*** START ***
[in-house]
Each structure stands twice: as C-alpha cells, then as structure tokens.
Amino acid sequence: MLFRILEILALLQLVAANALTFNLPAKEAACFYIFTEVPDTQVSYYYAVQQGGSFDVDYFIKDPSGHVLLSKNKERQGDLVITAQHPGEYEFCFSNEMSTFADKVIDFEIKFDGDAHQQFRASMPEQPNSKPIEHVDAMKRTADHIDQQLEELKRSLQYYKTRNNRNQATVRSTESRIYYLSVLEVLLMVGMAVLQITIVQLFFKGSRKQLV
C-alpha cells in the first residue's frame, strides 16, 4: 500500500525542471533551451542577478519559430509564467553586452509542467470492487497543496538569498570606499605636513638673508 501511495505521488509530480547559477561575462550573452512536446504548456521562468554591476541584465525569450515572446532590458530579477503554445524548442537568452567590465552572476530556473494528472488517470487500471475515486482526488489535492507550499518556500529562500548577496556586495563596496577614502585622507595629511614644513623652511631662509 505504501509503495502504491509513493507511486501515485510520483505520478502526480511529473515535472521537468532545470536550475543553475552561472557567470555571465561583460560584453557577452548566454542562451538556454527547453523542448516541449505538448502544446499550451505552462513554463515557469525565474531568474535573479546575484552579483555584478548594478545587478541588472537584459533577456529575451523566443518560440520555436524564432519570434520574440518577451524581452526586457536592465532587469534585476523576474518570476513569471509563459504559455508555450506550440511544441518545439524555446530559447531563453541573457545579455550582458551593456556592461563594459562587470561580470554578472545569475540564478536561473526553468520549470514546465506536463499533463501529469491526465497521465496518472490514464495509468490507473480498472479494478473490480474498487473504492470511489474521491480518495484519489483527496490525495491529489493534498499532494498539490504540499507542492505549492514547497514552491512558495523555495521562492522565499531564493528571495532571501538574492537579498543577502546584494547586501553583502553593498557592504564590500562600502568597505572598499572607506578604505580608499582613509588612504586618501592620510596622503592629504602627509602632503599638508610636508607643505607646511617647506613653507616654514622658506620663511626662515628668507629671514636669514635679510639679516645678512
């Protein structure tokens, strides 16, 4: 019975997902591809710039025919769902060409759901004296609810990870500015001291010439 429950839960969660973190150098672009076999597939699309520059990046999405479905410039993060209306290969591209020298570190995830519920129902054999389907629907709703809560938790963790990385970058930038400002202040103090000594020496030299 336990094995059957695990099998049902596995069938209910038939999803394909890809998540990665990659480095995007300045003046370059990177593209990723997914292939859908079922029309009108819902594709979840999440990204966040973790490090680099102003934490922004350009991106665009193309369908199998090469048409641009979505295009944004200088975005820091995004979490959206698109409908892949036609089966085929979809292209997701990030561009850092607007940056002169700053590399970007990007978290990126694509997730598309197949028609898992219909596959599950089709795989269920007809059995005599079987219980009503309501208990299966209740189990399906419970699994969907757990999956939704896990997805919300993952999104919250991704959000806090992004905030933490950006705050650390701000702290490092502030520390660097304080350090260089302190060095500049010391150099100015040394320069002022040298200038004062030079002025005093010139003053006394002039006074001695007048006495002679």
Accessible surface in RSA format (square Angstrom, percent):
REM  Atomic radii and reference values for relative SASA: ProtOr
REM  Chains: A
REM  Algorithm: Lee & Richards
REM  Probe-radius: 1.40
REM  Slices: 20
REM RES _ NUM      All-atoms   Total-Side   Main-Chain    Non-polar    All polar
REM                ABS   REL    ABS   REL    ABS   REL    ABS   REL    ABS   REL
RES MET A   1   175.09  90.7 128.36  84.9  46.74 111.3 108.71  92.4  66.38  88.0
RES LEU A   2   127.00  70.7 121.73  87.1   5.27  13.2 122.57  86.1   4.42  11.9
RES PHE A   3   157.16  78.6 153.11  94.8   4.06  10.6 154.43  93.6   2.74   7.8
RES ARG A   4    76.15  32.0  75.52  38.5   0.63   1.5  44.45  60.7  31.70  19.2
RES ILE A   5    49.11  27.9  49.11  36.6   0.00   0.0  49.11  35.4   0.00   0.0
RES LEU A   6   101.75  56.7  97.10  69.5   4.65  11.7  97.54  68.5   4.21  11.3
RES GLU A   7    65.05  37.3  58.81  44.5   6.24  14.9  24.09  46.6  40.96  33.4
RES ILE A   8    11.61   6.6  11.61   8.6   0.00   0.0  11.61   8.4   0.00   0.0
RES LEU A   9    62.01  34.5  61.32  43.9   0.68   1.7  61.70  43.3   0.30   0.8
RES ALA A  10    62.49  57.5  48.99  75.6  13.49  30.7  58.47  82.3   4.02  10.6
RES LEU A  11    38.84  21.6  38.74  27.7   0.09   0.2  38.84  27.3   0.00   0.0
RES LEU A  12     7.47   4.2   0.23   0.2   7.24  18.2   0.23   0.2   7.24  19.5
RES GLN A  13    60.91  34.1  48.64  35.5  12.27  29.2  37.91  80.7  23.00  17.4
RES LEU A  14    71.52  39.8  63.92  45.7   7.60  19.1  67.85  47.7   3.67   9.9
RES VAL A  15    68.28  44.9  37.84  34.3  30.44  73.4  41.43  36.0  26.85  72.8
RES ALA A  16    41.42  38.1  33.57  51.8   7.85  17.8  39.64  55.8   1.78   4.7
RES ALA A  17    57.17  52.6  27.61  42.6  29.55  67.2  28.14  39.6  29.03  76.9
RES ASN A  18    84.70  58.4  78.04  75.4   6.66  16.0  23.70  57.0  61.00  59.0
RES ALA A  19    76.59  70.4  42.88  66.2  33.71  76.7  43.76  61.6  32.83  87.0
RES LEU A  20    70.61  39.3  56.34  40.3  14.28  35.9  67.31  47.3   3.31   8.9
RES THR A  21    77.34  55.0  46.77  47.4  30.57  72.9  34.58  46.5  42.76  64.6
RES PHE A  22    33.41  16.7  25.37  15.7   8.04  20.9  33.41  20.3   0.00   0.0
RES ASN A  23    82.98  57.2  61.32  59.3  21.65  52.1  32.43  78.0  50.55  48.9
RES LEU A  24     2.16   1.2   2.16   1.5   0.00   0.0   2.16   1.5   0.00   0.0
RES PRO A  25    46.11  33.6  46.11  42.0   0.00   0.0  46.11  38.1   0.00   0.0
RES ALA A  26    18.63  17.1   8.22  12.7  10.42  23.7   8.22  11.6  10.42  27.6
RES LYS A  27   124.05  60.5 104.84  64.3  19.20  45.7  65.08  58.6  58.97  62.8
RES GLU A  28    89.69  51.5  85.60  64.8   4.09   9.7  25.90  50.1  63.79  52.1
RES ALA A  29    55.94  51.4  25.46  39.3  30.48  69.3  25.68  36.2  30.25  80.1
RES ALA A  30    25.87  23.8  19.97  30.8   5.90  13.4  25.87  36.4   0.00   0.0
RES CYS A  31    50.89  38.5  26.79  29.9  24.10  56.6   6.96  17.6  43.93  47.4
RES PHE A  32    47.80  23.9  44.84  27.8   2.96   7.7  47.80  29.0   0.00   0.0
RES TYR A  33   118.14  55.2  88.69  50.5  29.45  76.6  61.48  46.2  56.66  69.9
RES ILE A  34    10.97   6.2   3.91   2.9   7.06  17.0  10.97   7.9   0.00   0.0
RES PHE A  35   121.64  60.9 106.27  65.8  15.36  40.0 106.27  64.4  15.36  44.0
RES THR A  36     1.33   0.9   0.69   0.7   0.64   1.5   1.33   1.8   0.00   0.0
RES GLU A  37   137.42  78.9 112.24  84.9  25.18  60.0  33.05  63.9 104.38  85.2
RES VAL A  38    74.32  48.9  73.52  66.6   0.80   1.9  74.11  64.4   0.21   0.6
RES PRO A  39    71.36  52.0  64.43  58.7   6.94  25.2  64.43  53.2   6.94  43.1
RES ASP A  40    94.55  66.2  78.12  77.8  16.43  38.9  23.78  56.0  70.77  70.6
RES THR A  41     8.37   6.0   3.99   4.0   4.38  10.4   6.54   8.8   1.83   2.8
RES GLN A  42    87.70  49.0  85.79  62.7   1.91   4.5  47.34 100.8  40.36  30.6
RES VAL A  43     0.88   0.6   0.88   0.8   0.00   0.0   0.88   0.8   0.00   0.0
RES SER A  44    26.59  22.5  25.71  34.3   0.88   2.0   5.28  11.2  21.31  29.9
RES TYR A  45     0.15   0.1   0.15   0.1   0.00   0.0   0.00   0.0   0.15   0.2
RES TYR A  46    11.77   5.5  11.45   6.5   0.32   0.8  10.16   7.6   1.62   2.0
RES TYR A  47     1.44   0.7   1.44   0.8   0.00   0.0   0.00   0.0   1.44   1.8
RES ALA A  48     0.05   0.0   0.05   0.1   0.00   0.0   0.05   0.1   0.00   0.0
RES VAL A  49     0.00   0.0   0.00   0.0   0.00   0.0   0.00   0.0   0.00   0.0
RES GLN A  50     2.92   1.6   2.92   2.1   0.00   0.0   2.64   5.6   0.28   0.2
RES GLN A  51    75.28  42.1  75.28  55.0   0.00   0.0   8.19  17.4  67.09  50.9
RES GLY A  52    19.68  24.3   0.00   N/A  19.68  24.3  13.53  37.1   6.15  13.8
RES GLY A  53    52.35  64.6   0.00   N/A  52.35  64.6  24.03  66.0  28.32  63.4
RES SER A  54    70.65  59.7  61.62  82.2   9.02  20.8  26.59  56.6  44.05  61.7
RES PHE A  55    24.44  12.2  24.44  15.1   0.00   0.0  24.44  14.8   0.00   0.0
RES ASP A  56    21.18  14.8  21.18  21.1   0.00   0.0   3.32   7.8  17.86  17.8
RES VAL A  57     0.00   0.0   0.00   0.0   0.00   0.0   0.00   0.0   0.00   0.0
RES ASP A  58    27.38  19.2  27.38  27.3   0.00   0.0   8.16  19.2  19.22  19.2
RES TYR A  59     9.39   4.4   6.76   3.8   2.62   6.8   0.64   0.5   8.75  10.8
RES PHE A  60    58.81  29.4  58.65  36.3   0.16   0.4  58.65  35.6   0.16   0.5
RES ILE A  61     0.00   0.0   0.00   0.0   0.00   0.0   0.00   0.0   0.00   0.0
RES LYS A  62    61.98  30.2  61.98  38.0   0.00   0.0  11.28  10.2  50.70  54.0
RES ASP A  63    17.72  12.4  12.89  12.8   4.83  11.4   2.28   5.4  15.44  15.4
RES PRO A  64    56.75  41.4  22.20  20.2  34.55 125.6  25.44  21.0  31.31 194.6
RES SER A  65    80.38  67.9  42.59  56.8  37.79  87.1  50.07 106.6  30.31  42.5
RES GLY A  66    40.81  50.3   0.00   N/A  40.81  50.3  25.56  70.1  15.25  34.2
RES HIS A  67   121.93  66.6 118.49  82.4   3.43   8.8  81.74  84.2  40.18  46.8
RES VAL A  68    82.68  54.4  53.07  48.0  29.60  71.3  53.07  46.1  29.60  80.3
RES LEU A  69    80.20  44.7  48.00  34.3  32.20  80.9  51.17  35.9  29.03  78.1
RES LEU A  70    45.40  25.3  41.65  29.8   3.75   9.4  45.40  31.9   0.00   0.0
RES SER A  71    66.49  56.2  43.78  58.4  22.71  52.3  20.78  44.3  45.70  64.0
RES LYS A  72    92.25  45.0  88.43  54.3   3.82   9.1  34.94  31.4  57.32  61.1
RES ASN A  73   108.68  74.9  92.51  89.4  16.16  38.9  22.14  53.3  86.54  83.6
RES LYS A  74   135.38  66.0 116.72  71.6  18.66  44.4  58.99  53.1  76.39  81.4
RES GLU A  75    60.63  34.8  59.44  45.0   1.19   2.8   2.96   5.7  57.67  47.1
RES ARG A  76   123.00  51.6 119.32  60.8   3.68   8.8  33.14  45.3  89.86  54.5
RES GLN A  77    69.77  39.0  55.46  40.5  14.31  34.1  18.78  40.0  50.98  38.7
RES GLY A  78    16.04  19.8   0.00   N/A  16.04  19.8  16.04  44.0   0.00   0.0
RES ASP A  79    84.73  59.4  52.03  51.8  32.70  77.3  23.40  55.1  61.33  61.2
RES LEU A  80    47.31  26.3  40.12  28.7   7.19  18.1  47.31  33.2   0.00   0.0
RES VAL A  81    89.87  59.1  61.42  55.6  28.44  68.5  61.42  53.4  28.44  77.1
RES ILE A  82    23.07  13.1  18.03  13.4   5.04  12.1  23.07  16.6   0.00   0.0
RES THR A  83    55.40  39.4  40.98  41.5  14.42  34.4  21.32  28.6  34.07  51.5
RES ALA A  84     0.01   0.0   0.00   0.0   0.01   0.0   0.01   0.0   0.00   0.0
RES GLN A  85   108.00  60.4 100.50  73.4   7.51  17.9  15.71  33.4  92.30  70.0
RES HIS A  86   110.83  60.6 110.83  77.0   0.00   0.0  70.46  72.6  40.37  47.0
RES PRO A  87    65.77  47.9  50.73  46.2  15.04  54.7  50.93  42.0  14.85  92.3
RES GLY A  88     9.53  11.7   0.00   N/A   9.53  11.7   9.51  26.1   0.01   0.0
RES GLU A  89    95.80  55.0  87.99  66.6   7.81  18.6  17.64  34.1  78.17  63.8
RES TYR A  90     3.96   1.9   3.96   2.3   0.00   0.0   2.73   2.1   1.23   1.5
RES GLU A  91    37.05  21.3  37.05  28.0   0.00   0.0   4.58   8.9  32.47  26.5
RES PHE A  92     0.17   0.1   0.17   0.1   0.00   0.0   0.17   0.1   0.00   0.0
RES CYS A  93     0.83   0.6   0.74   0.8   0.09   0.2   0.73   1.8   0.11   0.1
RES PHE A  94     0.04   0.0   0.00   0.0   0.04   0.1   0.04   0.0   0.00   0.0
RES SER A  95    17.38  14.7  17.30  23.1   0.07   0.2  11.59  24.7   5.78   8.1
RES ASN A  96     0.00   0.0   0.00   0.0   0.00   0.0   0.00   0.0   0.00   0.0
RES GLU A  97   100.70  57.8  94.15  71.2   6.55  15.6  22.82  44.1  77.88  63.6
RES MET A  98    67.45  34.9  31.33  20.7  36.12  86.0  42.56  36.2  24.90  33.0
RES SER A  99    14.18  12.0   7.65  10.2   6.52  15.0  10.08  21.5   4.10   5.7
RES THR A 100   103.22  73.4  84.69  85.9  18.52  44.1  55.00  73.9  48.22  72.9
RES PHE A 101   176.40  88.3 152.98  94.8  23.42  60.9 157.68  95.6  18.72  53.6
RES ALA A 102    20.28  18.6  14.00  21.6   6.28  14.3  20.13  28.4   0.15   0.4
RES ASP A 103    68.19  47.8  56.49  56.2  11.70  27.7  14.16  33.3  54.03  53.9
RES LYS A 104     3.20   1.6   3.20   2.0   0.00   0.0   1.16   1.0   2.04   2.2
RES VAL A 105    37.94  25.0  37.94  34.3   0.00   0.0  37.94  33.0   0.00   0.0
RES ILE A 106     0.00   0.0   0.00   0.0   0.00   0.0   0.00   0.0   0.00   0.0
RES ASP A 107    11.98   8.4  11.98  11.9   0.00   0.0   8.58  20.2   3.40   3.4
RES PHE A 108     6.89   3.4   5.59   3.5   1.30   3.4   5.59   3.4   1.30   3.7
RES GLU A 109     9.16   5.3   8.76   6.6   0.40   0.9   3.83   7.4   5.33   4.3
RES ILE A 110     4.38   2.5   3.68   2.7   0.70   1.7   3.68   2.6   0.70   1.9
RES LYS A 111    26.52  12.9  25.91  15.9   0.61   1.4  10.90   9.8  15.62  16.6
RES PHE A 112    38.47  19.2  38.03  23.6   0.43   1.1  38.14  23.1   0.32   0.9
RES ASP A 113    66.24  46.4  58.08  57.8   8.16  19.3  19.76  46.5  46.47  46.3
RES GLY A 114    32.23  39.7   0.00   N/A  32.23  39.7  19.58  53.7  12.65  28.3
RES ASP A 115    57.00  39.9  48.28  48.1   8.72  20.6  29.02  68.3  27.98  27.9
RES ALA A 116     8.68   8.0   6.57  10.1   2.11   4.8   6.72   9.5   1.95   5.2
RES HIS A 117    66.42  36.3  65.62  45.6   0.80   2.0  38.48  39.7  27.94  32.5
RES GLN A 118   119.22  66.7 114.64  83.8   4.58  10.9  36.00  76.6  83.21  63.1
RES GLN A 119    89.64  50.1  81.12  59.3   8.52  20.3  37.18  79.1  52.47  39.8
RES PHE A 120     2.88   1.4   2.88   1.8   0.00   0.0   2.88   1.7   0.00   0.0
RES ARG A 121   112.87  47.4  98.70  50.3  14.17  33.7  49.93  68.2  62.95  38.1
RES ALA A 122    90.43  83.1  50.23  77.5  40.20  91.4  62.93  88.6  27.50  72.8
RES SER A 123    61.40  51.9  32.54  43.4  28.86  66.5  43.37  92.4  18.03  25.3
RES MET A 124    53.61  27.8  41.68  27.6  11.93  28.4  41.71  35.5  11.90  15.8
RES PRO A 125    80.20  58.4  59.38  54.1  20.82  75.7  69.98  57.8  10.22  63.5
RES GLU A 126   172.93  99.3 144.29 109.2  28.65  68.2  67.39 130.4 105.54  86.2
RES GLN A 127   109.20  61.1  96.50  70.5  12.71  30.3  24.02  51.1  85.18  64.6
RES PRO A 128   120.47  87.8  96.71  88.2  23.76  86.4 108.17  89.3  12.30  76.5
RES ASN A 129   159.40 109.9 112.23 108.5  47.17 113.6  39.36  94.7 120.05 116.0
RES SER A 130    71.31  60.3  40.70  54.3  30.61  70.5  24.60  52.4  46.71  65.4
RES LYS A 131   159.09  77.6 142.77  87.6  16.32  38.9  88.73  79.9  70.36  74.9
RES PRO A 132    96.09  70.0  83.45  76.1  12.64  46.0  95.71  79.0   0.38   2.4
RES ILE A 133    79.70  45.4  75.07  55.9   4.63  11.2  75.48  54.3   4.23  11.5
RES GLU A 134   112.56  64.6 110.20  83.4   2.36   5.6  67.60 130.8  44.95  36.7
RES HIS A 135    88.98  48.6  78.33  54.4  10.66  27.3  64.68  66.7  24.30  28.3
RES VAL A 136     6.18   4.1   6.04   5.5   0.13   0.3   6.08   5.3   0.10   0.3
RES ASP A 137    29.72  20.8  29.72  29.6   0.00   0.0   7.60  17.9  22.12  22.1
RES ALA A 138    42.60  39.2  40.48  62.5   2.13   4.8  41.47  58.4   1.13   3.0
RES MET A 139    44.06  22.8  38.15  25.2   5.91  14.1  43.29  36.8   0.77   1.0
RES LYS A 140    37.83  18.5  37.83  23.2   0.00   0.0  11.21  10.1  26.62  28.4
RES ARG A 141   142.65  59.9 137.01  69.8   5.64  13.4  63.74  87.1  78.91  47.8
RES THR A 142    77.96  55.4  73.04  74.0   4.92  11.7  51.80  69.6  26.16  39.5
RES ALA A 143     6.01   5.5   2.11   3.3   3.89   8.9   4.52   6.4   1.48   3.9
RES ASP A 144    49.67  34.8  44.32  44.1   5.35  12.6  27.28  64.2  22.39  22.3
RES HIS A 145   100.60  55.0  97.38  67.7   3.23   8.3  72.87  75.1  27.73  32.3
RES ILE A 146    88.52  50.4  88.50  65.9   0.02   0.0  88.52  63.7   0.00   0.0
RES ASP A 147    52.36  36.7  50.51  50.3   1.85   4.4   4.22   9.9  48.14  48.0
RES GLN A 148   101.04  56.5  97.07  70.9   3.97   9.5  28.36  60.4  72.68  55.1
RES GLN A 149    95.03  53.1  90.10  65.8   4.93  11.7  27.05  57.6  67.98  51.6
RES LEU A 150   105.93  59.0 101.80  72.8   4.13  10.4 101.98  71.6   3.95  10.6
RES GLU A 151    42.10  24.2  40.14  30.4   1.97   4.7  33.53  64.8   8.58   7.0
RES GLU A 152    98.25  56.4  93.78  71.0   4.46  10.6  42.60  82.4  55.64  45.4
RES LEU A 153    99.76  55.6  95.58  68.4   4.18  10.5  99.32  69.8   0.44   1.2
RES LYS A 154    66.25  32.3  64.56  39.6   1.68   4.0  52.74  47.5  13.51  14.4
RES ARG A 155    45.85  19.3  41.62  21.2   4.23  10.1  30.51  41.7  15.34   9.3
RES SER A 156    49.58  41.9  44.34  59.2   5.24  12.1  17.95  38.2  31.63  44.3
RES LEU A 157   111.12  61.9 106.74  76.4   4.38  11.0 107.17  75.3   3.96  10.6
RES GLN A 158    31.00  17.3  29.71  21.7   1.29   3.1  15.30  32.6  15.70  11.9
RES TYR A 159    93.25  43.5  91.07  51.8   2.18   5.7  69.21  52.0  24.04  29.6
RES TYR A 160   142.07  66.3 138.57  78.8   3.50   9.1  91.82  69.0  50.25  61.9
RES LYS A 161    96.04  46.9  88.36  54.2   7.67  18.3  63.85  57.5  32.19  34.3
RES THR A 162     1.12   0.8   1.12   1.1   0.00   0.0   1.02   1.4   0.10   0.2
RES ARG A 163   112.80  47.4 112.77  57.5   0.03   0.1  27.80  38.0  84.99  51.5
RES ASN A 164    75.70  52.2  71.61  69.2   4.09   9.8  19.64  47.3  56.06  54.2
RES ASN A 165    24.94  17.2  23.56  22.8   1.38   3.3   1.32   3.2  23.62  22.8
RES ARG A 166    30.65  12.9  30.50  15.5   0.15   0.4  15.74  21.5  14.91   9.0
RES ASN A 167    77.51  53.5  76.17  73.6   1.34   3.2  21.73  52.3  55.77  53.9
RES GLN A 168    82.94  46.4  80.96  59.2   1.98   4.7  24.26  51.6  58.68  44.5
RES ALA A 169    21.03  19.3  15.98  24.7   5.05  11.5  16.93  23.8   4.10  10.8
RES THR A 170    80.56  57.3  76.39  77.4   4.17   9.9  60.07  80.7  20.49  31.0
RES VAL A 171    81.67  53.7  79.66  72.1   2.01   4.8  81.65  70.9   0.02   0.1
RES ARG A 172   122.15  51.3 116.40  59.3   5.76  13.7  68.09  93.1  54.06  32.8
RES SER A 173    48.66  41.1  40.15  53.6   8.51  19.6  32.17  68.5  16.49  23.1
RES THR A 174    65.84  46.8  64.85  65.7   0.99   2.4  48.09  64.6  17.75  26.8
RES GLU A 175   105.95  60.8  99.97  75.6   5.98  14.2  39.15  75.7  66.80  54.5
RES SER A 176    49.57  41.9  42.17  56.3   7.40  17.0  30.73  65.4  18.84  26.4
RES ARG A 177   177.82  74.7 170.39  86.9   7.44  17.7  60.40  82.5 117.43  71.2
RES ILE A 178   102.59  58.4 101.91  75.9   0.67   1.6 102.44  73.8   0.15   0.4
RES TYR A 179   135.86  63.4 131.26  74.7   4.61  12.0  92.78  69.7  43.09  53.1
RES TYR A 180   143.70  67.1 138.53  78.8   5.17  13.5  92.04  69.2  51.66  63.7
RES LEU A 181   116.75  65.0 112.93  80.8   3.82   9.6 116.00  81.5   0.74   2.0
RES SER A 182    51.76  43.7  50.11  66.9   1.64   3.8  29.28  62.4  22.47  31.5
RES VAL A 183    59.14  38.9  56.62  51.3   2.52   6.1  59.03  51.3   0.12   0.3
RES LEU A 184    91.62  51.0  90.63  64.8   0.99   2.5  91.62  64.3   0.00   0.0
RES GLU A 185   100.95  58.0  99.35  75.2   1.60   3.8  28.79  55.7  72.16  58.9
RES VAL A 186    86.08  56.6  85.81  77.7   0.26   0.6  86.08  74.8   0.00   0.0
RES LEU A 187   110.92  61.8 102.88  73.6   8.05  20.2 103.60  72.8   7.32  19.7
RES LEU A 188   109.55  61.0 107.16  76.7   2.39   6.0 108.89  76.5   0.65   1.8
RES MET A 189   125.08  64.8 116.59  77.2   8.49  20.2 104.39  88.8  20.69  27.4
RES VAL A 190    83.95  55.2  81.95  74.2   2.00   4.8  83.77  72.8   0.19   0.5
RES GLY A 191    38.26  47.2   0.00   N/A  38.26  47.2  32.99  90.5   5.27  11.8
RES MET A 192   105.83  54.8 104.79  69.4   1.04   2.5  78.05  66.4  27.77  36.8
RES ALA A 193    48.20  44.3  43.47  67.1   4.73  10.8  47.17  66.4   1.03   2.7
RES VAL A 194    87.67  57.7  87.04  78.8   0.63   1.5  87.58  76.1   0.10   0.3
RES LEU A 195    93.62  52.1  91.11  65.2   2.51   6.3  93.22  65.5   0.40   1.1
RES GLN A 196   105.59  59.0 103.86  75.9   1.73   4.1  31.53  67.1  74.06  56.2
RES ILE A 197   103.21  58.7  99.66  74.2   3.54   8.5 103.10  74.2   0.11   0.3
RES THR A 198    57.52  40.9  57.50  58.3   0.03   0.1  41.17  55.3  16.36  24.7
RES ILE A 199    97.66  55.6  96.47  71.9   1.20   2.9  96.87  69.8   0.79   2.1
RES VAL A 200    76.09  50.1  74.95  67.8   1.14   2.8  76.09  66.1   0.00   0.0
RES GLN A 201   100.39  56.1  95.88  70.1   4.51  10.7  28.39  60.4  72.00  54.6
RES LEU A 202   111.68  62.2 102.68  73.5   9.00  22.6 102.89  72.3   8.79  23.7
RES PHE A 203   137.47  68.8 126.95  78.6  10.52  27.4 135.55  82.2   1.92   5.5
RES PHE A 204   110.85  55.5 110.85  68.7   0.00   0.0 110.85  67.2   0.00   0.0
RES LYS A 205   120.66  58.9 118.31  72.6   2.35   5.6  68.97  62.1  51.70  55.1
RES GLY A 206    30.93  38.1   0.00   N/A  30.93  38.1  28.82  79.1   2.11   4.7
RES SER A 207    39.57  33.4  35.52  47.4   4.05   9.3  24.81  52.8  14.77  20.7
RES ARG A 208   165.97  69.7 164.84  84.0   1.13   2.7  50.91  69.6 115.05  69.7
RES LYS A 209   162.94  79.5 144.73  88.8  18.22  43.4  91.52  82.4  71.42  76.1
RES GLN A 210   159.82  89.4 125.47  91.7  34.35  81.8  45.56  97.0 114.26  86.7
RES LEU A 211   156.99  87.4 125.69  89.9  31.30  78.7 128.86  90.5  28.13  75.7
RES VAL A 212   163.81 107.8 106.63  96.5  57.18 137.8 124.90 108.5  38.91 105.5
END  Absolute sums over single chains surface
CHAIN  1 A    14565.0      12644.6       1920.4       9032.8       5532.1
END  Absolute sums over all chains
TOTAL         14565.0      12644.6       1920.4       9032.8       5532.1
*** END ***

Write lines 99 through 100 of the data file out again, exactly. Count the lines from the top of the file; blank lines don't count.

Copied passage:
RES HIS A  86   110.83  60.6 110.83  77.0   0.00   0.0  70.46  72.6  40.37  47.0
RES PRO A  87    65.77  47.9  50.73  46.2  15.04  54.7  50.93  42.0  14.85  92.3